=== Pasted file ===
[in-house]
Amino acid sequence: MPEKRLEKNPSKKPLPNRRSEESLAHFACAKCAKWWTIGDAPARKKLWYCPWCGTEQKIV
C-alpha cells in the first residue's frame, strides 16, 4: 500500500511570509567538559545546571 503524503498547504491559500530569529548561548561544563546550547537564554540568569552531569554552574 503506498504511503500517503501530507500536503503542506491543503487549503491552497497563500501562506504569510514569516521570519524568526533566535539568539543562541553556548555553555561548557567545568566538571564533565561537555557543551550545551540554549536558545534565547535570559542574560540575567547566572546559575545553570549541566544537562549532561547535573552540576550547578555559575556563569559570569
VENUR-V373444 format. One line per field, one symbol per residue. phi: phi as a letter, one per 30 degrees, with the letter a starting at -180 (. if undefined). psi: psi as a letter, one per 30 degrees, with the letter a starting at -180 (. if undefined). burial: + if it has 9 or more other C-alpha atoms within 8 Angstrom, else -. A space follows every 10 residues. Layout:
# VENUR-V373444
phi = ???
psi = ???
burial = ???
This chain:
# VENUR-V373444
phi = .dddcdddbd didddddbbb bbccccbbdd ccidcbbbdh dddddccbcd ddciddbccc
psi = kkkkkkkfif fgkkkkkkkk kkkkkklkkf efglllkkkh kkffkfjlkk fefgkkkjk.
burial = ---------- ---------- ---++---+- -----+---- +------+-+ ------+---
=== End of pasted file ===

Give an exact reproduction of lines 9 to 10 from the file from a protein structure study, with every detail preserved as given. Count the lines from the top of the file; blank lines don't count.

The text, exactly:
This chain:
# VENUR-V373444